A UK company is planning to bring airships back to the skies as a viable low-emissions alternative to internal flights or short hops across the border.
Hybrid Air Vehicles, which claims its blimp-style aircraft pump out 75% less carbon emissions than aeroplanes, said it was in talks with airlines who might operate routes such as Liverpool to Belfast and Seattle to Vancouver, with a fundraising underway to enable it to continue development.
It is currently looking to refuel its balance sheet with a GBP30mln funding round it told Yahoo News this week, following the GBP1.6mln top-up on the Crowdcube crowdfunding website that included support from City mining veteran Peter Hambro, Iron Maiden singer Bruce Dickinson and the government’s Future Fund.
The Bedfordshire-based company today revealed details about its Airlander ships, including its planned routes and the expected emissions on those trips.
Liverpool to Belfast, for example, would take five hours and 20 minutes, Seattle to Vancouver in just over four hours, Barcelona to Palma de Mallorca in four and a half hours; and Oslo to Stockholm in six and a half hours.
It said the CO2 footprint per passenger would initially be near 4.5kg, compared with about 53kg for those taking the plane, while in future the airships are intended to be electric powered.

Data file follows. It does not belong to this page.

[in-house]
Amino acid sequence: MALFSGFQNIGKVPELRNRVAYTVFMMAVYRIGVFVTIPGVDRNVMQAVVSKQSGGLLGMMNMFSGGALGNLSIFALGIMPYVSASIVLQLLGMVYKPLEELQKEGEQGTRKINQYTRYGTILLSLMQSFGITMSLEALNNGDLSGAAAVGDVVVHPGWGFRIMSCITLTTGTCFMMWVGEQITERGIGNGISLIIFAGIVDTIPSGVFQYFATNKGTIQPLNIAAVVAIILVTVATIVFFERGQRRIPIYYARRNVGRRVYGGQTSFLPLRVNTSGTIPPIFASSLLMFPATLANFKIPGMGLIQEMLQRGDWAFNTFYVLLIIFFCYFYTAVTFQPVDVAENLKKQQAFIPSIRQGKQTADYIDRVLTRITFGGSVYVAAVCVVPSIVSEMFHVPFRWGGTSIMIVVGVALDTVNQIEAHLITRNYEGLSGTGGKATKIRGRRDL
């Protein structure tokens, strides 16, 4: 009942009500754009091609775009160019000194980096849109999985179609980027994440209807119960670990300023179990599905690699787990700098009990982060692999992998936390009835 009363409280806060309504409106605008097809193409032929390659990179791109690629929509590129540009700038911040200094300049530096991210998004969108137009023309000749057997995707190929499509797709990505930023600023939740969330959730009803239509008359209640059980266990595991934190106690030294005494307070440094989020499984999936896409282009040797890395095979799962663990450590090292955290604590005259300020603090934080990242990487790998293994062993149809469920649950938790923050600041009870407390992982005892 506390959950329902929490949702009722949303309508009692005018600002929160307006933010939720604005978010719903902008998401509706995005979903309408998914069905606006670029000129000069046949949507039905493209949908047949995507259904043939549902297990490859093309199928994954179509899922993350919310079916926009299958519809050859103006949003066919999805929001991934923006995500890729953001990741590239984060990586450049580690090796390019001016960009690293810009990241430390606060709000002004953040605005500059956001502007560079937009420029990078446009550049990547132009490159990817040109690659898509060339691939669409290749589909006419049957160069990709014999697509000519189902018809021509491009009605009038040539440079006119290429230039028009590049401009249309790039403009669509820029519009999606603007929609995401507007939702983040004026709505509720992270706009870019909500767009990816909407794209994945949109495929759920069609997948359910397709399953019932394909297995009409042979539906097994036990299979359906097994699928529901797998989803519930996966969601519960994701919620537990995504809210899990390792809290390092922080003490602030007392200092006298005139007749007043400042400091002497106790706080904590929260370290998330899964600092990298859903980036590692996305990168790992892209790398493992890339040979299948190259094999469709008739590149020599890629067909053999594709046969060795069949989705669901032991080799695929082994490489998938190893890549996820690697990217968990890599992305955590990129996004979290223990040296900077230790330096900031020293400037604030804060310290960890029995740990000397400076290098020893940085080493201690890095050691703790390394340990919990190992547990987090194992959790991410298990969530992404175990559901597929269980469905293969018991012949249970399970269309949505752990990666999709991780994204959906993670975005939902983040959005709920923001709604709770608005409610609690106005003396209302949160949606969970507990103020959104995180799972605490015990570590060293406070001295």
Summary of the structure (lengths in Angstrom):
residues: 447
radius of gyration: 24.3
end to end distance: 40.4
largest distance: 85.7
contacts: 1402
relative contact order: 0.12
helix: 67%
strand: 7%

Hybrid Air Vehicles reckons these airship journey times are roughly the same time as aeroplane travel once getting to and from the airport was taken into account.
It expects to announce partnerships with airline customers in the next few months, the company told the Guardian.
Boss Tom Grundy told Yahoo News UK the company is likely to need another GBP140mln to bring its Zeppelin-style airships into production.
The company said its Airlander aircraft are ‘hybrid’ of other aircraft technology, with a combination of helium gas, a fabric hull, composite shell, and vectored thrust from rotating blades.
“Using the buoyant lift of helium reduces the fuel burn required just to keep the aircraft airborne – most of the airframe’s weight is countered by the helium’s buoyancy. In its current configuration, Airlander 10 produces approximately 75% fewer emissions than comparable aircraft in similar roles,” the company says on its website.